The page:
Divorcing an Undocumented Immigrant

Some marriages in the United States involve undocumented immigrants, and those marriages can end just like any other. Here’s how to get a divorce from an undocumented immigrant.

Getting a divorce from an undocumented immigrant follows the same process as any other. However, there are risks involved considering the possibility of deportation. If the undocumented immigrant is not a permanent resident, in order to stay in the U.S., they will have to prove that they entered into the marriage in good faith, will face extreme hardship in their home country, or were the victim of domestic violence in their marriage. If they have obtained permanent resident status through marriage, then the divorce should not affect their residency status.

Initiating a Divorce from an Undocumented Immigrant

The process of divorcing an undocumented immigrant is essentially the same as divorcing a permanent resident or a U.S. citizen. The same forms must be filed that would be filed in any divorce in the state in which the divorce is taking place. In California, these include a Form FL-100 (Petition — Marriage/Domestic Partnership) and a Form FL-110 (Summons (Family Law)). In addition, the same grounds for divorce apply as they would in any other marriage. For example, in California, the spouses simply must claim that there were irreconcilable differences between the spouses.

Related: How to File for Divorce in California

The courts also have the same ability to make orders in regard to the divorce. For instance, California Family Code Section 3040 (b) explicitly states that the immigration status of a spouse will not disqualify them from receiving child custody. In addition, courts may also make orders regarding spousal support, child support, and more.

While the divorce process suggests that divorcing an undocumented immigrant is not complicated or different, there are other considerations that must be taken into account based on their residency status.

Considerations Regarding an Undocumented Immigrant’s Residency Post-Divorce

When divorcing an undocumented immigrant, there is always the possibility that they will be deported. This area of law can become quite complicated, and it is always recommended that anyone divorcing an undocumented immigrant consult an immigration attorney or a divorce attorney with a background in immigration law.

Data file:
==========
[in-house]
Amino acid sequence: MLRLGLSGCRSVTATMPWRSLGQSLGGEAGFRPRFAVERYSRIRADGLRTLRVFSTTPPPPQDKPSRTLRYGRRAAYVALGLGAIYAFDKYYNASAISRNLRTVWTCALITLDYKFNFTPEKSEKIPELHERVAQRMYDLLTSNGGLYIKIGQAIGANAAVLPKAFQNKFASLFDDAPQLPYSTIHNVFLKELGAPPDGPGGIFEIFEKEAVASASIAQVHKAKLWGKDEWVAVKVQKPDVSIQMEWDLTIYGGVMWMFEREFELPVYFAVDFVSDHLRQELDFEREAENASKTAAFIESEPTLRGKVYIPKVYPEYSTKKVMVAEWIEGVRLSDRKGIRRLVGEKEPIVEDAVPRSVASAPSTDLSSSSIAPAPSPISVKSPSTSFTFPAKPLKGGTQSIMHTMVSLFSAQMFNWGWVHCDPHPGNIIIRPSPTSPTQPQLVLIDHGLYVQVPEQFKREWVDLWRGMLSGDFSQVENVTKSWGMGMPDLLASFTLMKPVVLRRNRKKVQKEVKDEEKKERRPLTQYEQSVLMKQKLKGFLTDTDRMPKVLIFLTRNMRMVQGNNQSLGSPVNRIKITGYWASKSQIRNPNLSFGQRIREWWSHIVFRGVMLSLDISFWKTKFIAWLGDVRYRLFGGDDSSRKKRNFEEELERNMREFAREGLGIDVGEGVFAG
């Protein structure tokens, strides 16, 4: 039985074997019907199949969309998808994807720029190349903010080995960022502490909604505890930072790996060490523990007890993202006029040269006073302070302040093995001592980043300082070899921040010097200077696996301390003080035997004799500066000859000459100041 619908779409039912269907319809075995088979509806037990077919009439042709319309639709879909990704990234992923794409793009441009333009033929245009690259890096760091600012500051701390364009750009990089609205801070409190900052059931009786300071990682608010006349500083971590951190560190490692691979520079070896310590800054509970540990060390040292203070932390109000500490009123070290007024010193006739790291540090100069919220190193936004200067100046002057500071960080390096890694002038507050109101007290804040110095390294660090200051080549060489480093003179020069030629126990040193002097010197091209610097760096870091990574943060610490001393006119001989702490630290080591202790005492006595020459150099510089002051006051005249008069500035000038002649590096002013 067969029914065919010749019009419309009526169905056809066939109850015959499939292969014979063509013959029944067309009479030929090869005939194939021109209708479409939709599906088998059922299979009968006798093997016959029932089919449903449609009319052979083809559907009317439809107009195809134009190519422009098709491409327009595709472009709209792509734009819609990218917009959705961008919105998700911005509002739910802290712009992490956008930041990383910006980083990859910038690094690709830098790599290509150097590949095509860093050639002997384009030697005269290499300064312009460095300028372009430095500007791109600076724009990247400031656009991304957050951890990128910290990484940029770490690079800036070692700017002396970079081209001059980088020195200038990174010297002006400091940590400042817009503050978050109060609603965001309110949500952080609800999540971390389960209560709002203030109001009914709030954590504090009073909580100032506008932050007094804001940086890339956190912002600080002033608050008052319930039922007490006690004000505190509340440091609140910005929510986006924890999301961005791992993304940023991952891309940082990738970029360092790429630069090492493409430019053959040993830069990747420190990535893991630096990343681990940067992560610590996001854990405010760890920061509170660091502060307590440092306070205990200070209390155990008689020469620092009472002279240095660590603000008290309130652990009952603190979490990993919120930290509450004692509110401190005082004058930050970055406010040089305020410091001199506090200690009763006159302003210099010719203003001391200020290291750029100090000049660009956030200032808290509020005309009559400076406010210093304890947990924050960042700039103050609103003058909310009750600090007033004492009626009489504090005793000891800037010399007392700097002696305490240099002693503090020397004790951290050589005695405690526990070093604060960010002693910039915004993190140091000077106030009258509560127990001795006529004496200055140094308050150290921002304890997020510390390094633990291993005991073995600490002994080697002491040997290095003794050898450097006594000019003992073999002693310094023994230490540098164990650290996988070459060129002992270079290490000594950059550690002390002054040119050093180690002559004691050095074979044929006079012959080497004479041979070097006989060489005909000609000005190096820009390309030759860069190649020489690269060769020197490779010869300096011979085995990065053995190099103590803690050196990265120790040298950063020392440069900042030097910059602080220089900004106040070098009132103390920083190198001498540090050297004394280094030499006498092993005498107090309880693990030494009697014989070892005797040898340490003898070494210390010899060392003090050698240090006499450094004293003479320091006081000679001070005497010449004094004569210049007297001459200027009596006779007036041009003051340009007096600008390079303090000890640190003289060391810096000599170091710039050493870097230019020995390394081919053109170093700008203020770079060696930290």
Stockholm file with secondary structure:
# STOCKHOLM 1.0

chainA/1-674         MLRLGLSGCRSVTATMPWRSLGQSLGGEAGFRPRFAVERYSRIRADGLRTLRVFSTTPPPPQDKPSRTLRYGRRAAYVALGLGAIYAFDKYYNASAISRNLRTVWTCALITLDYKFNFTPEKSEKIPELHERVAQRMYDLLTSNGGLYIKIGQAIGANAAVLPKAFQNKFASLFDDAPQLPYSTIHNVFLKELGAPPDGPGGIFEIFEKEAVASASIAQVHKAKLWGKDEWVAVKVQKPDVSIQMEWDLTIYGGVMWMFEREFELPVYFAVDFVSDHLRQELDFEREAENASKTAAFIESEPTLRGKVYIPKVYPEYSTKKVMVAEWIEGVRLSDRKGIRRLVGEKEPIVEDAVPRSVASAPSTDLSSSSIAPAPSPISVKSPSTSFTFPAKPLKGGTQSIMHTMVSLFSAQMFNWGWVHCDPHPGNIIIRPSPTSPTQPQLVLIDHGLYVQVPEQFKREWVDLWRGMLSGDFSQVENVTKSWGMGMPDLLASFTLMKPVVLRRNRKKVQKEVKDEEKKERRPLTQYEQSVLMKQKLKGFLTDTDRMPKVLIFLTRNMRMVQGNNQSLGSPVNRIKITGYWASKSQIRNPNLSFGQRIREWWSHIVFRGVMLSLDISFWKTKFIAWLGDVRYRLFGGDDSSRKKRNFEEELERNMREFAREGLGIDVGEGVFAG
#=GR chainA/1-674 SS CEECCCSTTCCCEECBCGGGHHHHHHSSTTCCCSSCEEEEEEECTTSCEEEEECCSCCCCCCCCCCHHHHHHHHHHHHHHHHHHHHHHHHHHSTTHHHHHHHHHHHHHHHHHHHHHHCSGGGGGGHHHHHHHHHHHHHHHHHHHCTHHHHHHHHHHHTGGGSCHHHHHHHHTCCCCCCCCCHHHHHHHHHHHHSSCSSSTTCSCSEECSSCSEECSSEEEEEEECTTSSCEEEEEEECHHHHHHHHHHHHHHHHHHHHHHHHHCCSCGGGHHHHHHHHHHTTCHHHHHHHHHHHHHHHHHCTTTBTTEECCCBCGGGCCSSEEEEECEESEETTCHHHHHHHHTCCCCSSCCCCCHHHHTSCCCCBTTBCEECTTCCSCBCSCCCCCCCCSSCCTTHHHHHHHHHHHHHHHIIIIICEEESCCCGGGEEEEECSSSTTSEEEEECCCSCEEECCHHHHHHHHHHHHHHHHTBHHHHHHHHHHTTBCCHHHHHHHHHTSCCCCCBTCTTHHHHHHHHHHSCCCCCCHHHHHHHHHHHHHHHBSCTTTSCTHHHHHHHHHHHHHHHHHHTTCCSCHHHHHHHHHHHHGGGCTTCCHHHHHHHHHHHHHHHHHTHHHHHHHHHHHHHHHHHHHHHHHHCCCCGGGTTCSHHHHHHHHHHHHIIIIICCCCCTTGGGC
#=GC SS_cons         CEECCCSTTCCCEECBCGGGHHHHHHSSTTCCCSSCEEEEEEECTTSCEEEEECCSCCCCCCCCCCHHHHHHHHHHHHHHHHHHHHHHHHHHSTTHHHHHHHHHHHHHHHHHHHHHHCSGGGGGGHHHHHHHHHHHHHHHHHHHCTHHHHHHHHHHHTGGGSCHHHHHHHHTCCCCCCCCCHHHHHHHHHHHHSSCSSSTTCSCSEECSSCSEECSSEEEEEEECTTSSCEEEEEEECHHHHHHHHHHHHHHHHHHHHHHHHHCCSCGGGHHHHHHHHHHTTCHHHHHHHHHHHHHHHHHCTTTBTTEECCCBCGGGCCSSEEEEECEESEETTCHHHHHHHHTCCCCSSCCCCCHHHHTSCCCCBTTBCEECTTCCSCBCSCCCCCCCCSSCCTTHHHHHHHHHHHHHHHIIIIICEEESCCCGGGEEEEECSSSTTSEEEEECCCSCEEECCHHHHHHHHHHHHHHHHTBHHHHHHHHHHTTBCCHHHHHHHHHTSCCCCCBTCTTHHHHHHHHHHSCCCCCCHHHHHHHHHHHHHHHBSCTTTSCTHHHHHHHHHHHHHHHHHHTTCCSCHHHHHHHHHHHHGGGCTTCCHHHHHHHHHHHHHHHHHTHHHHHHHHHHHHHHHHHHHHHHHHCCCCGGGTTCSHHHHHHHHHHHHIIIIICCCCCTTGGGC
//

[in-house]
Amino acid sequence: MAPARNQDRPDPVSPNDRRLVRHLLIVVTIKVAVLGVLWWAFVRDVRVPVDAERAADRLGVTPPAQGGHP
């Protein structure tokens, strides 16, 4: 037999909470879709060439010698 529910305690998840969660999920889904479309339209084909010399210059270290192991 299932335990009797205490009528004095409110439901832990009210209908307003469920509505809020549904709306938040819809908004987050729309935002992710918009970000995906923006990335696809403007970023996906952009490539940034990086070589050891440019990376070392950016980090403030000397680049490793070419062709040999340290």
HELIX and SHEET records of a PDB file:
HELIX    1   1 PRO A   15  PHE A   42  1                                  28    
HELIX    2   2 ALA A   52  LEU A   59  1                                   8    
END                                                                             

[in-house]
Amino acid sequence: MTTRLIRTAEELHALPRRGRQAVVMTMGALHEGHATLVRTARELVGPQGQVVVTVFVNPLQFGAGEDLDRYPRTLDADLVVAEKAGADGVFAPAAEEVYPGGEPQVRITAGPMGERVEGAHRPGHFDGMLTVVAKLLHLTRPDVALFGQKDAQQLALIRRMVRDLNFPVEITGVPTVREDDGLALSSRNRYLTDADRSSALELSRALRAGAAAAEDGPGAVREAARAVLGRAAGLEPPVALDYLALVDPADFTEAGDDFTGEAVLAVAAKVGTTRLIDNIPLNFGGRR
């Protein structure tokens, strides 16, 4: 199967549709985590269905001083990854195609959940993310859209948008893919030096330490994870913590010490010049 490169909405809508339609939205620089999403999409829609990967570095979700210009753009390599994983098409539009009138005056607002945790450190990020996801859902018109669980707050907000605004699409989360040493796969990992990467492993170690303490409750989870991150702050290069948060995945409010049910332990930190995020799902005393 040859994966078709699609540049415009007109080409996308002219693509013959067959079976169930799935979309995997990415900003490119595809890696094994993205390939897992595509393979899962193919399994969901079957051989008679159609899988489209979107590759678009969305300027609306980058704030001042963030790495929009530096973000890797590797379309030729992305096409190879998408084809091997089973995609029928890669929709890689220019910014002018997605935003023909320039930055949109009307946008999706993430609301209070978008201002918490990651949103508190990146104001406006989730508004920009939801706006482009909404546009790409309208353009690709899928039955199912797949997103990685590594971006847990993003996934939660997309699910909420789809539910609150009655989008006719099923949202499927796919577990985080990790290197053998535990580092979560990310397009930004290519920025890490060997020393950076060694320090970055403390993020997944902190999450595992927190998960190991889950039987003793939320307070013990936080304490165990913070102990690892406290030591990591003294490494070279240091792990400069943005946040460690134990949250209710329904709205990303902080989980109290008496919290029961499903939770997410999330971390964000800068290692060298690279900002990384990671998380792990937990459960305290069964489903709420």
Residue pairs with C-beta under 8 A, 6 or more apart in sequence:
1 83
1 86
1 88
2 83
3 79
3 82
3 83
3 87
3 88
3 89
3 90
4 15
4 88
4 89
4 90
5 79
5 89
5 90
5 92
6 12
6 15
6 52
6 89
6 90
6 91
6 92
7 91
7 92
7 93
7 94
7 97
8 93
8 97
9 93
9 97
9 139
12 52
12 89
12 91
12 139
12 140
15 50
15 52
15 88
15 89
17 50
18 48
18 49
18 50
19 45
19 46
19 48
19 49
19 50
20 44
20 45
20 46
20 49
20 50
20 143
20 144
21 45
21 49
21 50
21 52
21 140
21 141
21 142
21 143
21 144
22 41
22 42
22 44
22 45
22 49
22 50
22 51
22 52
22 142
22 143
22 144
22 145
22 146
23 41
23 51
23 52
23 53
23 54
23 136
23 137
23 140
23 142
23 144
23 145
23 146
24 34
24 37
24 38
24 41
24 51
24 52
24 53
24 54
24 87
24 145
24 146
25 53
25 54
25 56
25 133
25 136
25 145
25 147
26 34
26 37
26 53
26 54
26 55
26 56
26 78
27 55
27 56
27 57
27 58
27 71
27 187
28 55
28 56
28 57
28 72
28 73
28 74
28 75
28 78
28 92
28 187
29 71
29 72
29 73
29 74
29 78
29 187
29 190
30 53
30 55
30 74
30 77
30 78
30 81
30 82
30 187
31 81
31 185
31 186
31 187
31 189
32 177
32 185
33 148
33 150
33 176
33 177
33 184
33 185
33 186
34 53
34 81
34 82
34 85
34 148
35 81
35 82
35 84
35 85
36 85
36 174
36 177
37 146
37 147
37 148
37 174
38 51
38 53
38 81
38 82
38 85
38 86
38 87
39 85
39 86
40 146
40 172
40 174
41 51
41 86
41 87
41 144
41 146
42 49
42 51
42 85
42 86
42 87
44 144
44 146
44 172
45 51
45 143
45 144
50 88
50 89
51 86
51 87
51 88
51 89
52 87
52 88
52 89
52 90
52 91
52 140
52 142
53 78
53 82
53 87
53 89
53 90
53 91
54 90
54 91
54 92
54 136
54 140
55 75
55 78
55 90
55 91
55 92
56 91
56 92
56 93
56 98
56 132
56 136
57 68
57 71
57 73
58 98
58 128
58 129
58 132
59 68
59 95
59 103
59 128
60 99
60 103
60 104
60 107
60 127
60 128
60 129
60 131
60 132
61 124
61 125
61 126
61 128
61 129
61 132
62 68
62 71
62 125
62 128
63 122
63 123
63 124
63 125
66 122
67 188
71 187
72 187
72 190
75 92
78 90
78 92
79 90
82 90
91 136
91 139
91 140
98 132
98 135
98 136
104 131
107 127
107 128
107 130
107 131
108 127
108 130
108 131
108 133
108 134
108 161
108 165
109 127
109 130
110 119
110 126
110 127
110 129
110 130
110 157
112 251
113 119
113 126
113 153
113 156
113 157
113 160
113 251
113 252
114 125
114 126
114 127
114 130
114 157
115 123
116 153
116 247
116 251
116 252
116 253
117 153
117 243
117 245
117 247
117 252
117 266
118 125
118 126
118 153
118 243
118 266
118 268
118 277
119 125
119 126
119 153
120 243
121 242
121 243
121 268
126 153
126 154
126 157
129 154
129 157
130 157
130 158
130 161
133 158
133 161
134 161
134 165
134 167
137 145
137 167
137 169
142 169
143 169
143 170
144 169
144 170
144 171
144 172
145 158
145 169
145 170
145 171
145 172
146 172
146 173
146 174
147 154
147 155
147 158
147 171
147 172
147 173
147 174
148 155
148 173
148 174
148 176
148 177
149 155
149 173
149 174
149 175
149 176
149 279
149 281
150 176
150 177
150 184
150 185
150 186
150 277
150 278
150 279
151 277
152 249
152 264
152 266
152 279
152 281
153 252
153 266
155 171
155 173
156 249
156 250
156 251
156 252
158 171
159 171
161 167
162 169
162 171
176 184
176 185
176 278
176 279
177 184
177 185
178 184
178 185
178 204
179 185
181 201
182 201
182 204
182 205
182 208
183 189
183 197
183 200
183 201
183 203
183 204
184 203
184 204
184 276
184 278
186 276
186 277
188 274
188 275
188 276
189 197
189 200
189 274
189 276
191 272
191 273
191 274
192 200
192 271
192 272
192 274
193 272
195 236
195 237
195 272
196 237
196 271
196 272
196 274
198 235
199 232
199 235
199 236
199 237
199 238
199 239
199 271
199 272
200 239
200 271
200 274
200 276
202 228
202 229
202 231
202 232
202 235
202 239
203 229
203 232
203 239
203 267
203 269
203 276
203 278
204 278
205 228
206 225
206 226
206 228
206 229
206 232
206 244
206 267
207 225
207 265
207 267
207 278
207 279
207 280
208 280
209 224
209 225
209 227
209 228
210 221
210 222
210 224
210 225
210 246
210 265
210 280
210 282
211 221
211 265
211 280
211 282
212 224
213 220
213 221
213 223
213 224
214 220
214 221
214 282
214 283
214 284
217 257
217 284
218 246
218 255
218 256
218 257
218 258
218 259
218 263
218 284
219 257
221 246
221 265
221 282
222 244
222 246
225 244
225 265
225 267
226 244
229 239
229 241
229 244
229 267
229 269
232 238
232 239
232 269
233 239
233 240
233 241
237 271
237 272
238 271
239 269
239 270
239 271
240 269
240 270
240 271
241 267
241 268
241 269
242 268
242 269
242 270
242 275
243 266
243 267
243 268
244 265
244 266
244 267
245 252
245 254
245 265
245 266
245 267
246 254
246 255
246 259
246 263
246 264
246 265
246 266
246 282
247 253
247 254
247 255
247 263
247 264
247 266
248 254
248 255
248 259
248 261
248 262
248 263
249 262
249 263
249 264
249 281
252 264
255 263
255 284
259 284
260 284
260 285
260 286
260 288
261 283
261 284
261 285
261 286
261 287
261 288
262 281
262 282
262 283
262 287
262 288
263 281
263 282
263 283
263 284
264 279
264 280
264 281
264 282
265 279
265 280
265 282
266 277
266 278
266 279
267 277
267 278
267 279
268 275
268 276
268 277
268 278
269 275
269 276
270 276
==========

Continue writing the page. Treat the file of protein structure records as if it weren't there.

If the immigrant is a permanent resident (Green Card), then the divorce should not affect their status. This is because having a green card means that the individual is legally allowed to permanently live and work in the United States.

However, if the immigrant is a conditional permanent resident and becomes divorced, the situation becomes more tenuous. The immigrant must file a Form I-751 (Petition to Remove Conditions on Residence) along with evidence that the marriage was entered in good faith and that the immigrant is not at fault for the failure of the marriage.

In general, if a person is being divorced in the United States and they are not a permanent resident (such as on a dependent visa), they may still be able to stay in the United States if their attorney files a waiver and provides evidence for at least one of the following:

  • The marriage was entered into in good faith, meaning that the desire to enter the marriage was genuine and not for the purpose of obtaining resident status in the U.S.
  • The immigrant will face extreme hardship if deported to their home country.
  • The immigrant was the victim of domestic violence in their marriage.

Related: How Divorce Affects Immigration Status

Again, it is incredibly important that a person in any of these situations consult an attorney with expertise in immigration. A knowledgeable attorney can make the difference between whether or not an undocumented immigrant is deported after a divorce.

FAQs about Divorcing an Undocumented Immigrant

How do I divorce an undocumented immigrant?

The process is identical to divorcing a legal permanent resident or a U.S. citizen.

Will the divorce affect their residency status?

Potentially. If they are a legal permanent resident, then probably not. But, if they are a conditional resident or on a dependent visa, then there is a possibility that they may face deportation.

What if the immigrant has their green card?

Divorce should not affect a person’s residency status if they have a full green card. If they have a conditional green card, then they will have to petition to remove conditions on residence and prove that the marriage was entered into in good faith.

Do we need an attorney?

If a person’s residency status is in question as a result of a divorce, it is highly recommended to consult an immigration attorney. This can make the difference between being able to stay in the U.S. and being deported.

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If you have any more questions about divorcing an undocumented immigrant, contact us. Get your free consultation with a divorce attorney experienced in immigration matters!